Facebook and Google profit from video of my daughter being murdered

On Oct. 12, with assistance from Georgetown University’s Civil Rights Clinic, I filed a complaint with the Federal Trade Commission against Facebook for its failure to abide by its own terms of service and remove videos of my daughter Alison’s murder. That same evening, I appeared on Erin Burnett’s program on CNN.

During my interview, Erin produced a note from Facebook stating they had removed all the videos my team had flagged. She read that statement on-air to me and millions of viewers. But as I have come to experience with my prolonged battle with Facebook, their statement wasn’t worth the paper it was written on.

Wash, rinse, repeat – it’s the same tactic they’ve been using since it all began for me after Alison, a television reporter, was murdered while doing her job.

The response usually goes something like this: “We at Facebook (or YouTube, depending on the day) are so sorry for your unimaginable loss. Violence has no place on our platform. We take this very seriously. These videos have been removed.” And here we are, this time weeks later, with the videos Facebook claimed on national television that they removed, still up and easily found.

‘I’m not surprised’

Having lived through this cycle for six years now, I’m not surprised. Frances Haugen and another recent whistleblower confirmed what I’ve maintained all along – that Facebook has the ability to remove violent content, misinformation and harassment, but they won’t because this content is profitable. Alison’s murder can be monetized and highly shared for traffic, and so they do it because they can.

Dad speaks out: Google, YouTube should remove murder videos, father of slain journalist tells FTC

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Andy Parker and his daughter, Alison, a news reporter who was fatally shot during a live TV broadcast near Roanoke, Va., in 2015.

What can be done? I had my turn testifying before the Senate Judiciary Committee two years ago to rebut the claims of innocence coming from endless parades of Facebook and Google executives. I even got a perfunctory bit of empathy from Sen. Ted Cruz after the hearing. Obviously, that goodwill did not result in any meaningful action other than spawn more hearings with Mark Zuckerberg parroting the same disingenuous talking points.

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Last year, Georgetown Law and I filed a similar FTC complaint against YouTube and its parent company Google because Alison’s murder video is still all over that platform as well. Since then, despite numerous updates and examples of videos still circulating on YouTube, we’ve heard nothing but crickets from the FTC.

Thanks to immunity from any liability provided by Section 230, Facebook and Google can get away with anything except copyright violation. In an effort to exploit that small opening, we’ve asked Gray Television, the owner of the video, to grant a co-copyright so we can use the “Al Capone” strategy – if we can’t bring Facebook to justice for their most egregious practices, at least we could hold them accountable in some measure. Gray has refused.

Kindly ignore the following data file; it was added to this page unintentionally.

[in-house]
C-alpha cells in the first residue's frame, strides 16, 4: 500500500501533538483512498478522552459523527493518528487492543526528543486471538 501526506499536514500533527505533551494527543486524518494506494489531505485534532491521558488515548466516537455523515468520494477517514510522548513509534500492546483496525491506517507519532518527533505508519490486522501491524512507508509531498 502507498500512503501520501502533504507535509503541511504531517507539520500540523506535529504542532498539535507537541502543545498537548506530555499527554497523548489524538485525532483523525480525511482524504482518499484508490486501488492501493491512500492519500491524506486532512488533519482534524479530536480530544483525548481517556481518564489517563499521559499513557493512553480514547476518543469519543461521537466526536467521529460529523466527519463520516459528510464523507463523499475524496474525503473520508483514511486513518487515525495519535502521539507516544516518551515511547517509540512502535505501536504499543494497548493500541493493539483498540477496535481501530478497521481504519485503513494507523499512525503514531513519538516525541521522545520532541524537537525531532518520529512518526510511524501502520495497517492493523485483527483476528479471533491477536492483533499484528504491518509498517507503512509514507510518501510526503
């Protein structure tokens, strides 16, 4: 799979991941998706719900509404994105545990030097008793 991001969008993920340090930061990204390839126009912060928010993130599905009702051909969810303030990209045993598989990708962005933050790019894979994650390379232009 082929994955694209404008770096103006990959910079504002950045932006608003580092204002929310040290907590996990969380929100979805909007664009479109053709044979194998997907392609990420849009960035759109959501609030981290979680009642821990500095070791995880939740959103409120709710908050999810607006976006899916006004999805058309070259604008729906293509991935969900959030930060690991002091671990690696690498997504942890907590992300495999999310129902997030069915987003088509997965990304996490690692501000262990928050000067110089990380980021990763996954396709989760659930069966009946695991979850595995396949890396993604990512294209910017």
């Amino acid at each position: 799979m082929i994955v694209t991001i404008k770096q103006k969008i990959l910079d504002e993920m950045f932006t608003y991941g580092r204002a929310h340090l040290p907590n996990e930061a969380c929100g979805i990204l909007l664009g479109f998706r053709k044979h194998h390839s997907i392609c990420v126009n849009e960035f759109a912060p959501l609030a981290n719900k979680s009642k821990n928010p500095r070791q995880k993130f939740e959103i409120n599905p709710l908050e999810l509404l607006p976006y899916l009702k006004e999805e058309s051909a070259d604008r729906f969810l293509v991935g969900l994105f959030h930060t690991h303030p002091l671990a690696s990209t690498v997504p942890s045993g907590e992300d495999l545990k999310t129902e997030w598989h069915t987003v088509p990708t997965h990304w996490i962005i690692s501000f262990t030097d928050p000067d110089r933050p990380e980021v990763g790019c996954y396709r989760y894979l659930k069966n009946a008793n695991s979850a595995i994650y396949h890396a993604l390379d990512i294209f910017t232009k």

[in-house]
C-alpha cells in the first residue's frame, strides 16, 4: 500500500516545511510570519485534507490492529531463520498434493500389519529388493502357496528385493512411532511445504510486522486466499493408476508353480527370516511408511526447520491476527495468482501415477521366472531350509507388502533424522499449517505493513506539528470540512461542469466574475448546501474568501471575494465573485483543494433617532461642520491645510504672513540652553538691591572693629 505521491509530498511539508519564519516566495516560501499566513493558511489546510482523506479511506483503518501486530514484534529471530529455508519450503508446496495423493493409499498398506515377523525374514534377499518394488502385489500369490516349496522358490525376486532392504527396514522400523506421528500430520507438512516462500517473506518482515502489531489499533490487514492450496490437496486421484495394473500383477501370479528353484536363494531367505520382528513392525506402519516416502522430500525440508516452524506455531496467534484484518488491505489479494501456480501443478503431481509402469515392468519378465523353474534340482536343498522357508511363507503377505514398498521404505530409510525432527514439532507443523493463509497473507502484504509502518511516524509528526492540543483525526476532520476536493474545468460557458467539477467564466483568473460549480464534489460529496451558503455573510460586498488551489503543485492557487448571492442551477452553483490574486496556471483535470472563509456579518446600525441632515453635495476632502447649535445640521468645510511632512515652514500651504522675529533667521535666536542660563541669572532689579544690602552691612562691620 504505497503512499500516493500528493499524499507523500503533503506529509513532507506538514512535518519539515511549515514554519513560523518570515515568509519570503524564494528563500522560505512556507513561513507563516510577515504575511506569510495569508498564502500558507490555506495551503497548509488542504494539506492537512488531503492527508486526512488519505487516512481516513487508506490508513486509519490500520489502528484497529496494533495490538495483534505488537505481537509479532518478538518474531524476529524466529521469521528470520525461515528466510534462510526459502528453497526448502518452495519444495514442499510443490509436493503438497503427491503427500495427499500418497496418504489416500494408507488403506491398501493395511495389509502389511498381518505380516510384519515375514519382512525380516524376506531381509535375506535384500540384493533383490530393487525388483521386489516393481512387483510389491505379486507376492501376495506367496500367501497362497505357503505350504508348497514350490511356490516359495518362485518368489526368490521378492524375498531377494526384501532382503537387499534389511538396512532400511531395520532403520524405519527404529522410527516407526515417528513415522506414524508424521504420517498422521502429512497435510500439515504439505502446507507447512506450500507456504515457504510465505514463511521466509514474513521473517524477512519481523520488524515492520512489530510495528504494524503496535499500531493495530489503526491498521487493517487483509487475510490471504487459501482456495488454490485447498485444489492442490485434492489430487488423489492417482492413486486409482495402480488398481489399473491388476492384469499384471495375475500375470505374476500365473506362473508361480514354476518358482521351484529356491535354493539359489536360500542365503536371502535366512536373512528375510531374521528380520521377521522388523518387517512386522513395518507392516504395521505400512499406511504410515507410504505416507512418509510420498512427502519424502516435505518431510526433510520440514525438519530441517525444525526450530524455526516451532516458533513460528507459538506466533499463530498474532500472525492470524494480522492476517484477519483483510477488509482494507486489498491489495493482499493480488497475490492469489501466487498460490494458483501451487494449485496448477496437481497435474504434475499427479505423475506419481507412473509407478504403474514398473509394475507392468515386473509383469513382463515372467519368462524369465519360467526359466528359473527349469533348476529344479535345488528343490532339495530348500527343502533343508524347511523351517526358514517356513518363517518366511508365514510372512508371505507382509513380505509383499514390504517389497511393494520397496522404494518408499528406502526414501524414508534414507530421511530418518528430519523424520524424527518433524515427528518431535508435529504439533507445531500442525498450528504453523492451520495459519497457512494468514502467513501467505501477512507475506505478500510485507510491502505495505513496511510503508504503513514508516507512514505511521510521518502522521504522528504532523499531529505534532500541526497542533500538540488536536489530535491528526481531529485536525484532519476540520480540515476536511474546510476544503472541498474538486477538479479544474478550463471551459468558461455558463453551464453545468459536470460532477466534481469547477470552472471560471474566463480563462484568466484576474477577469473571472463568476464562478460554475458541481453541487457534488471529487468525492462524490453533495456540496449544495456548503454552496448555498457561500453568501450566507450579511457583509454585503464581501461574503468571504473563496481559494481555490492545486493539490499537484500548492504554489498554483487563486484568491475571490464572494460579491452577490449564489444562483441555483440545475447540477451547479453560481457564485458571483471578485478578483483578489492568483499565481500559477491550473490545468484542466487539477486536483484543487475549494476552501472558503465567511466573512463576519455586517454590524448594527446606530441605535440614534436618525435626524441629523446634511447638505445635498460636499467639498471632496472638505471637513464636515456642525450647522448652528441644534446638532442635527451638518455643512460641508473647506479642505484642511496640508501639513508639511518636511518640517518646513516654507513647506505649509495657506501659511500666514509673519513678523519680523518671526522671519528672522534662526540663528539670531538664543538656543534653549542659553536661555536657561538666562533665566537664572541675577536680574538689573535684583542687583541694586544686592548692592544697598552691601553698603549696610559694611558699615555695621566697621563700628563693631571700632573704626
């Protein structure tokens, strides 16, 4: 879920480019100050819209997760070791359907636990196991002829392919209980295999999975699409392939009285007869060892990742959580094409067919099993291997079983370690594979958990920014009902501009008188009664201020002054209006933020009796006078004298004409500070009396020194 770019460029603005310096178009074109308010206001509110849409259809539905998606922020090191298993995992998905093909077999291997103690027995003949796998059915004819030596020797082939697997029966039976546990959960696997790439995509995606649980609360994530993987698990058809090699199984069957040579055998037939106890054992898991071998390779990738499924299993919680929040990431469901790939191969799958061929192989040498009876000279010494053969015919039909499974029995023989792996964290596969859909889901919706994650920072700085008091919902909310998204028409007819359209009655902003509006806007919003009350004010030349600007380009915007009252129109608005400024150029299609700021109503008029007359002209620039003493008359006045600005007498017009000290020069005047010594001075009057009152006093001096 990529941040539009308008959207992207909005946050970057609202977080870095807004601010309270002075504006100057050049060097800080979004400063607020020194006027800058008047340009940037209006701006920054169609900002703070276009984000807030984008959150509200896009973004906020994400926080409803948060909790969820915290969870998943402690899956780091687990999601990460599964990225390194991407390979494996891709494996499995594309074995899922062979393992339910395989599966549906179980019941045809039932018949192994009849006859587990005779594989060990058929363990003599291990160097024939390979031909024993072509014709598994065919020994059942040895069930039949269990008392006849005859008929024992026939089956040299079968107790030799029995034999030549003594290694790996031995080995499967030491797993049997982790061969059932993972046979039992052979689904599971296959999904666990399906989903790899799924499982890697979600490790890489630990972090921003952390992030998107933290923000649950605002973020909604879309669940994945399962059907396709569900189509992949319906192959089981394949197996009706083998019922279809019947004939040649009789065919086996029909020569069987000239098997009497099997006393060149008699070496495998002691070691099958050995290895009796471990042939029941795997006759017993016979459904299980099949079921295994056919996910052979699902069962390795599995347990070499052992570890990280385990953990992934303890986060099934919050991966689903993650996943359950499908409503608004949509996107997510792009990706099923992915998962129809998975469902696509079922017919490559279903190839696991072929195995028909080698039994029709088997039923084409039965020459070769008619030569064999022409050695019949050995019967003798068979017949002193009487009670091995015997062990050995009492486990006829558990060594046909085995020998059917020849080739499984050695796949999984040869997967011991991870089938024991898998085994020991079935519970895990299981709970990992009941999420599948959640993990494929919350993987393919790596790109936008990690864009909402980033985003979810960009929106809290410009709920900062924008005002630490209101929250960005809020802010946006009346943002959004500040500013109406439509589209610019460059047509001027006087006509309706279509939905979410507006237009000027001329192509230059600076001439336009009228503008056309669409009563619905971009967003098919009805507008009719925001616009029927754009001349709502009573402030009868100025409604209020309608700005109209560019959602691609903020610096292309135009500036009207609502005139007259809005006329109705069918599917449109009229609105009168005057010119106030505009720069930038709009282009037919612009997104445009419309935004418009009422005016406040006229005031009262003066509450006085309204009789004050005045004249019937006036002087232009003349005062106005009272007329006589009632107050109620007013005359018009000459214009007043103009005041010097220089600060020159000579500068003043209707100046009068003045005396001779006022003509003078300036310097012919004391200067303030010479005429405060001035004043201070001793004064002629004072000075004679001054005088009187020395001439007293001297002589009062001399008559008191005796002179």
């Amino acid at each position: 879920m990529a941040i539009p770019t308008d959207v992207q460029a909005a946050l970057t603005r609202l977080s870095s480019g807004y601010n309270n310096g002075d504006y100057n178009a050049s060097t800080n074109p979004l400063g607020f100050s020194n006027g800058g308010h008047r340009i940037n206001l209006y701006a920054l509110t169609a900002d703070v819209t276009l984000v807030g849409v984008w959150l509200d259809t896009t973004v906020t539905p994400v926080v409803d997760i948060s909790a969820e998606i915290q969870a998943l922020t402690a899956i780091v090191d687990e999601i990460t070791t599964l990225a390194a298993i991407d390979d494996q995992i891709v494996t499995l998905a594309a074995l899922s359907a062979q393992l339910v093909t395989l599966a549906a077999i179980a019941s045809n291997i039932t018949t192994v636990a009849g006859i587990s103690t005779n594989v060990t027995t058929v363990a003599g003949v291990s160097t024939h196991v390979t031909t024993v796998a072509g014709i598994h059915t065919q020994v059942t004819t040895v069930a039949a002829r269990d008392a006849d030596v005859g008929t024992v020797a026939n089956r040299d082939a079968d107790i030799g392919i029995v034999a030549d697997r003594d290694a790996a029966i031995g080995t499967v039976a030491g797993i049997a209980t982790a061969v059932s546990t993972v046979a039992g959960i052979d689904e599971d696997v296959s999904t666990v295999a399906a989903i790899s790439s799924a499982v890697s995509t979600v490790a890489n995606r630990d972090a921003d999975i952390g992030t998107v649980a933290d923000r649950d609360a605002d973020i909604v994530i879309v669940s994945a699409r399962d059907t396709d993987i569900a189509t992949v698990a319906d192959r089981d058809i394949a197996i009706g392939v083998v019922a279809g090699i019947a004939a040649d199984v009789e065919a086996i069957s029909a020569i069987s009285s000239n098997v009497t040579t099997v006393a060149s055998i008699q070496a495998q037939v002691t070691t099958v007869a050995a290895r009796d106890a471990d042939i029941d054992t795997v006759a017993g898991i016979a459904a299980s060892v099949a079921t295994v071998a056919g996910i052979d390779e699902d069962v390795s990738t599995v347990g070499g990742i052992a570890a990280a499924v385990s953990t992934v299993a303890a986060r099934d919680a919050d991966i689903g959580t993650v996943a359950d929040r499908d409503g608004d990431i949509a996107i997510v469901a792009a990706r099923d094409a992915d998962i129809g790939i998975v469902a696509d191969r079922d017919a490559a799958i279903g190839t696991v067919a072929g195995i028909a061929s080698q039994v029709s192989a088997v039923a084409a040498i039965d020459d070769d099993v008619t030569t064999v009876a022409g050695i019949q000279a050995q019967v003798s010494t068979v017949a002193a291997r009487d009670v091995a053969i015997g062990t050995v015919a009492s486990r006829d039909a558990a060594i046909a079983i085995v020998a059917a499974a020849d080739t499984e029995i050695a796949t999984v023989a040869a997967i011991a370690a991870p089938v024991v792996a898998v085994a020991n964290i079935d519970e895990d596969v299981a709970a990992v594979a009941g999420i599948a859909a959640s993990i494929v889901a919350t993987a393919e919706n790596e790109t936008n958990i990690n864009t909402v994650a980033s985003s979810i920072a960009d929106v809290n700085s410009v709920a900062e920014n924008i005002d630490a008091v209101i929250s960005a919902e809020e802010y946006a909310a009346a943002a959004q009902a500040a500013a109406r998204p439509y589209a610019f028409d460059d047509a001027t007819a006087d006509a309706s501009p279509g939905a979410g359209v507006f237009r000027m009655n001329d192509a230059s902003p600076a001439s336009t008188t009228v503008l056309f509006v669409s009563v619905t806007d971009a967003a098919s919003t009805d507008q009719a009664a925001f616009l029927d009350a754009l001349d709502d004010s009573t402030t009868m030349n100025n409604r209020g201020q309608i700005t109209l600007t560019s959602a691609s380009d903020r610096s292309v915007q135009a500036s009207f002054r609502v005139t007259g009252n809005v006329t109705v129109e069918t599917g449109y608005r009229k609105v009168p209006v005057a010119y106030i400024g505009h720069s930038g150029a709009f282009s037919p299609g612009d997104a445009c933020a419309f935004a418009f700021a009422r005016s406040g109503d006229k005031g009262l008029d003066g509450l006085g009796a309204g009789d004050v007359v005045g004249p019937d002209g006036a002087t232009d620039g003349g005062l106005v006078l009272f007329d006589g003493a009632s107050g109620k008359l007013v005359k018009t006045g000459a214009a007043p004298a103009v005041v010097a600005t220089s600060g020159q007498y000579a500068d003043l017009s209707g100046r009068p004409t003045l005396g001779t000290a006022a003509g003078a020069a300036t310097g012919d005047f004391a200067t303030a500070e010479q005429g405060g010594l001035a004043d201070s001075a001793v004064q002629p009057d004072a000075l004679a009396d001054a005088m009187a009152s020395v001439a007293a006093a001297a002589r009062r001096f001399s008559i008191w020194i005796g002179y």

Will Congress react to the pressure?

My testimony, the FTC filings and our attempts to obtain copyright are the equivalent of throwing spaghetti on the wall, hoping something sticks. Currently, it all seems to be sliding off. The FTC could emerge from the shadows and fine Facebook and Google. Federal Trade Commission has levied multimillion dollar fines in the past, but for companies worth billions that’s little more than chump change. However, because of the current firestorm of accusations against Facebook, there is increased pressure on Congress to finally act and amend Section 230.

That will require something a dysfunctional Congress may be hard-pressed to accomplish.

So Facebook has a new name?: I’m pretty sure they’re going to keep the same practices.

Andy Parker is an activist and author of "For Alison: The Murder of a Young Journalist and a Father's Fight for Gun Safety."

Andy Parker is an activist and author of “For Alison: The Murder of a Young Journalist and a Father’s Fight for Gun Safety.”

Alison’s murder being shared on Facebook, Instagram and YouTube is just one of the egregious practices undermining the fabric of our society. Haugen confirmed that Facebook could use artificial intelligence to stop this shameful practice, but instead their algorithms are not designed to make using Facebook as helpful or as wholesome as possible. They are designed to keep users hooked.

To me, the fix is easy. Do away with the liability immunity Section 230 provides. If Facebook and YouTube find themselves in court and looking at thousands of legitimate lawsuits, they’ll stop the action that made my FTC complaints necessary. Congress, stop fiddling while Rome burns. Do your jobs. Do it for all those who have been harmed. Do it to save our country. Do it for Alison.

Andy Parker is an activist and author of “For Alison: The Murder of a Young Journalist and a Father’s Fight for Gun Safety.”

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This article originally appeared on USA TODAY: My daughter was murdered on television. And video is still all over the internet.

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